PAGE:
Spotted Knapweed
Centaurea maculosa
Star Thistle


Weed Description: A biennial or occasionally perennial that forms a basal rosette during the first year of growth and produces a flowering stem during the second year. Spotted knapweed is primarily a weed of pastures, hayfields, roadsides, and sometimes turfgrass.
Seedlings: Cotyledons round at the apex and narrowing to the base. The first true leaves are similar but narrow to a petiole.
Leaves: Leaves form a basal rosette during the first year of growth, are deeply lobed, and are approximately 6 inches long. Leaves that are produced on the flowering stems are alternate and finely dissected. Leaf surfaces often have inconspicuous short hairs but leaf margins have more noticeable tough hairs.
Stems: Flowering stems are slender and wiry, branching, and covered with downy hairs.
Flowers: Solitary flowers are produced at the ends of branches and are approximately 8 to 15 mm wide. Individual flowers are pink to purple in color and have a cone of bracts below.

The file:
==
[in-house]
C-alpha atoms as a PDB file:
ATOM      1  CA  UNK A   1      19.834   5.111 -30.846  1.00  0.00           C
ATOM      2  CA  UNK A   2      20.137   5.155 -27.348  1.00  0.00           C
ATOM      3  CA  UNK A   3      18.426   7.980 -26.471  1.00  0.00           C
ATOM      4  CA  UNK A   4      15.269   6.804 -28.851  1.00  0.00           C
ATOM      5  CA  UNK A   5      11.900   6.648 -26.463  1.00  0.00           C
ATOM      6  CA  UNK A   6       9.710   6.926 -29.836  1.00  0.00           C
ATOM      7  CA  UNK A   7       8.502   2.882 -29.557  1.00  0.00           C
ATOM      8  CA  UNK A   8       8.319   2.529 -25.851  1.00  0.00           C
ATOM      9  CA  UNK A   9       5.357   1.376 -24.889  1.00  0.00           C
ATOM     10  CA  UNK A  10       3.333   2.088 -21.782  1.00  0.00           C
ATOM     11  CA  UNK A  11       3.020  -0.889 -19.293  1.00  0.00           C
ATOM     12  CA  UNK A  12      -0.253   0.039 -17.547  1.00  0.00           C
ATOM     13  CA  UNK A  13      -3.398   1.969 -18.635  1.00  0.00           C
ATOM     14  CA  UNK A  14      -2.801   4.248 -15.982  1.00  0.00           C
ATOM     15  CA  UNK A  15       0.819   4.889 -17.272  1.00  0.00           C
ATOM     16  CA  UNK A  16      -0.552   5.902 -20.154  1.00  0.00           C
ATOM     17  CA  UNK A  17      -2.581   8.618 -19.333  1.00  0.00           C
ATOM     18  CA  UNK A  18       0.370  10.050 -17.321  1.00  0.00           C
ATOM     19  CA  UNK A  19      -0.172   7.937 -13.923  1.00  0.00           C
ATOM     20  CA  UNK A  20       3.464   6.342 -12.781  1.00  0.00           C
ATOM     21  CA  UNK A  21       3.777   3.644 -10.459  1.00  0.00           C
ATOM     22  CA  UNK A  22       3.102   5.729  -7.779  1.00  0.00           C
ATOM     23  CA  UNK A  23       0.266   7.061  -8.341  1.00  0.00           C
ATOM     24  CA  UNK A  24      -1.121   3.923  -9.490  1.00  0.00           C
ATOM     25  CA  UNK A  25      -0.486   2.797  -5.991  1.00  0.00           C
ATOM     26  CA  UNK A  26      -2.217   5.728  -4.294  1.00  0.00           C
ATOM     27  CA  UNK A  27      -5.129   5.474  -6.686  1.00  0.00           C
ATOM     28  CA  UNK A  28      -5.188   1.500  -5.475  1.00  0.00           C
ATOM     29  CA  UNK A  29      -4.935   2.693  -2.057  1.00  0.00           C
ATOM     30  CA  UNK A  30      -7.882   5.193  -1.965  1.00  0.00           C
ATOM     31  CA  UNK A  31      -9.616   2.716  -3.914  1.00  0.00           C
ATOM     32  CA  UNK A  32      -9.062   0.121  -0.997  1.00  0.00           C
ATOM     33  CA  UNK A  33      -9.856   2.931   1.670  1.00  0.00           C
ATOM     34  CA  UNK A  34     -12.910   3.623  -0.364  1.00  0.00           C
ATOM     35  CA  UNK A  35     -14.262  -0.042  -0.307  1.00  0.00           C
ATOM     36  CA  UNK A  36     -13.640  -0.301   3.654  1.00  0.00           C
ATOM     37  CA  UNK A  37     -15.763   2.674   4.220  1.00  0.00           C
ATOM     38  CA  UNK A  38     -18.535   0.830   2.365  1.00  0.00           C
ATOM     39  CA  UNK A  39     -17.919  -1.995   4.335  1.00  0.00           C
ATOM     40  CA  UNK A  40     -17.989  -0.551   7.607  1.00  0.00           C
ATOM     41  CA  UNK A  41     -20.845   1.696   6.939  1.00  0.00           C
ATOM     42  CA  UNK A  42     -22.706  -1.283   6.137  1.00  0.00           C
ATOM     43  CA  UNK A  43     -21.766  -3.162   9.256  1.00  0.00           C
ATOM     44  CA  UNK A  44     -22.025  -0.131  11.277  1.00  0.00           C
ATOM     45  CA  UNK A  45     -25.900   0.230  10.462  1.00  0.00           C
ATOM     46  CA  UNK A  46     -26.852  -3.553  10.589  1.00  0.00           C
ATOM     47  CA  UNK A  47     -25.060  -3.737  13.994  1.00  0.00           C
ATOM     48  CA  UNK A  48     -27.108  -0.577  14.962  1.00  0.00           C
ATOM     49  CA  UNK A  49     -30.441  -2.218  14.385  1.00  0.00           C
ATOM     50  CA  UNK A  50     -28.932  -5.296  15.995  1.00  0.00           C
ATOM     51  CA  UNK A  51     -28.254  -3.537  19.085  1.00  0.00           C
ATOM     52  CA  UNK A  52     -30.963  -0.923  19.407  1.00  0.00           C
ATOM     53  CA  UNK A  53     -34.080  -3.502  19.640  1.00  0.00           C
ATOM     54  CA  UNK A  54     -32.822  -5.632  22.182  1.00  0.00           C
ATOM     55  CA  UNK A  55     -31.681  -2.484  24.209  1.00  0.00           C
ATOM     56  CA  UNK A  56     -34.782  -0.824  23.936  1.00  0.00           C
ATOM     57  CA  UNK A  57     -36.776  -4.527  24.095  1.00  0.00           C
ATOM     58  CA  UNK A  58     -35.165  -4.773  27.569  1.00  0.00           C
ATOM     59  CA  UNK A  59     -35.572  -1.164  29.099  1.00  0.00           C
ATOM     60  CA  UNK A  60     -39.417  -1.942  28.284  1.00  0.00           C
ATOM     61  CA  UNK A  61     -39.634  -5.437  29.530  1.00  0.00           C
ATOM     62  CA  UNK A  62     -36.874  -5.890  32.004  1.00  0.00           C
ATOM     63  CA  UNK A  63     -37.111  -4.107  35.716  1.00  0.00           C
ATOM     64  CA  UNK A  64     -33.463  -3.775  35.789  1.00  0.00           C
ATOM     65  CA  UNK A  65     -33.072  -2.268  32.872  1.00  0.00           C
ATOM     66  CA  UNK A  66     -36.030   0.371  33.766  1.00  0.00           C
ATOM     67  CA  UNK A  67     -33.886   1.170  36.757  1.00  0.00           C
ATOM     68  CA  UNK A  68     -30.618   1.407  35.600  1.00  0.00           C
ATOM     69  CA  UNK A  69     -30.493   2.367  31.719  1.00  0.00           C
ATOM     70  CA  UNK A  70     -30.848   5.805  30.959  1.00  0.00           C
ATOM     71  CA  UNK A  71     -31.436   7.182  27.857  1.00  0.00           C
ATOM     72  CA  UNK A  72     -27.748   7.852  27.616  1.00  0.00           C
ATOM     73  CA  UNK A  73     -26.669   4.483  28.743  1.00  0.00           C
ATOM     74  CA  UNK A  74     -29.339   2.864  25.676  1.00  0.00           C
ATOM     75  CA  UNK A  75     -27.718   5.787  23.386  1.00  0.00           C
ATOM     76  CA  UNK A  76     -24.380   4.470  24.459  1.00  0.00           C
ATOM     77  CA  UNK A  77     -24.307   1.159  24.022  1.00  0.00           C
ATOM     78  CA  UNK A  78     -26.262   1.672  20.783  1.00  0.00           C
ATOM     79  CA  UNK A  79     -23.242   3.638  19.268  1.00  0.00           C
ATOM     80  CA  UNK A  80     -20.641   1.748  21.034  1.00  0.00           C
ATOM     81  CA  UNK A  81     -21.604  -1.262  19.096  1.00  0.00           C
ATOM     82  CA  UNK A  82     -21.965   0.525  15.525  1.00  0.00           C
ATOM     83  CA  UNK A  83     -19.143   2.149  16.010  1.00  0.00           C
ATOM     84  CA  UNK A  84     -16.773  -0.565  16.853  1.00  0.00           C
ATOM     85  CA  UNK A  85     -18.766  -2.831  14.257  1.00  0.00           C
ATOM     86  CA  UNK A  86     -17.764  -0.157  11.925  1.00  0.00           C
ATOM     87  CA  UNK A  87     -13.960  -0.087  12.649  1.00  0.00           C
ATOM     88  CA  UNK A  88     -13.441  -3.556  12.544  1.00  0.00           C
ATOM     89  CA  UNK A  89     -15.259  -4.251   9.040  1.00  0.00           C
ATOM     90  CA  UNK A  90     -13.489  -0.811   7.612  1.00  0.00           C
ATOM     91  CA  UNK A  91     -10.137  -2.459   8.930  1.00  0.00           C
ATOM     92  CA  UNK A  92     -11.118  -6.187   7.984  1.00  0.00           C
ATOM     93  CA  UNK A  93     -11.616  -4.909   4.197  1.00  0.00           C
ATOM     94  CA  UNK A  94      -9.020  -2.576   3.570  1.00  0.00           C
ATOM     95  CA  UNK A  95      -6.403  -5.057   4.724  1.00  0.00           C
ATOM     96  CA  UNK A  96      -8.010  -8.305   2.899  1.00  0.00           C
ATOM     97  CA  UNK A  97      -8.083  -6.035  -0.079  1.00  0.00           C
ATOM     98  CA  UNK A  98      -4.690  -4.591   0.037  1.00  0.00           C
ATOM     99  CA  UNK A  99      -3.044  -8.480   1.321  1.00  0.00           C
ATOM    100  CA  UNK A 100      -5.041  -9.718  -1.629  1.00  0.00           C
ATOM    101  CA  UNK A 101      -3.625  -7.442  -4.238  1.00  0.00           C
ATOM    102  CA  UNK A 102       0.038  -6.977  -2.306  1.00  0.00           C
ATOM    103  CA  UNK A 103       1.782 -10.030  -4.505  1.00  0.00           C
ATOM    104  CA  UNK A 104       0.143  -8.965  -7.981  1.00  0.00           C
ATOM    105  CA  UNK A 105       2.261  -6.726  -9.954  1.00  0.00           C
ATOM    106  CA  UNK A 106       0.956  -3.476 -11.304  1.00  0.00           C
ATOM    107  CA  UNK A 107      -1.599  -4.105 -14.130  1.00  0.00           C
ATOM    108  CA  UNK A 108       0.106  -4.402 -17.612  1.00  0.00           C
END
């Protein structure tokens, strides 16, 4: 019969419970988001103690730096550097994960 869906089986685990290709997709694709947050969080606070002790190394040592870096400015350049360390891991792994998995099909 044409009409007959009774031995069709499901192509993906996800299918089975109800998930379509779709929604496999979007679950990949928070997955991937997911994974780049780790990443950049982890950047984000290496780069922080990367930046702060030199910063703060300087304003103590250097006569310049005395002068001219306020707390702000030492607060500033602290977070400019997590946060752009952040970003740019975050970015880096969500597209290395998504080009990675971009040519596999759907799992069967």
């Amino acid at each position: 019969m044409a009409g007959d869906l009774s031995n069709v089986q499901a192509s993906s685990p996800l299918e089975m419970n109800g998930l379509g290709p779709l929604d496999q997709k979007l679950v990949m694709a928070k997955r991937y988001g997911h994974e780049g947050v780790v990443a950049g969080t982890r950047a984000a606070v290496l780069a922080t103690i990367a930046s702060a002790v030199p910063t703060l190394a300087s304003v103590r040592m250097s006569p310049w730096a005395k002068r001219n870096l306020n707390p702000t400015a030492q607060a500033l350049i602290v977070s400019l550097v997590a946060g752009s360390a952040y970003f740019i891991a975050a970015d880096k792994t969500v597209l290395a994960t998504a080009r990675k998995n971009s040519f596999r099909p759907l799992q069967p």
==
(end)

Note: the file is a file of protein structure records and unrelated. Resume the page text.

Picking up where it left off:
Fruit: An achene that is light green to brown in color and approximately 3 mm long by 2 mm wide.
Roots: Taproot.
Identifying Characteristics: The finely dissected leaves and bracts below the pink to purple flowers help to distinguish this weed but this weed is commonly confused with both Cornflower (Centaurea cyanus) and Corn Cockle (Agrostemma githago). However, the rosette and flowering stem leaves of spotted knapweed are much more deeply lobed than those of cornflower or corn cockle. Additionally, the leaves of corn cockle are joined across the stem and the stems of this plant are swollen at the nodes, whereas neither of these characteristics occurs with cornflower or corn cockle.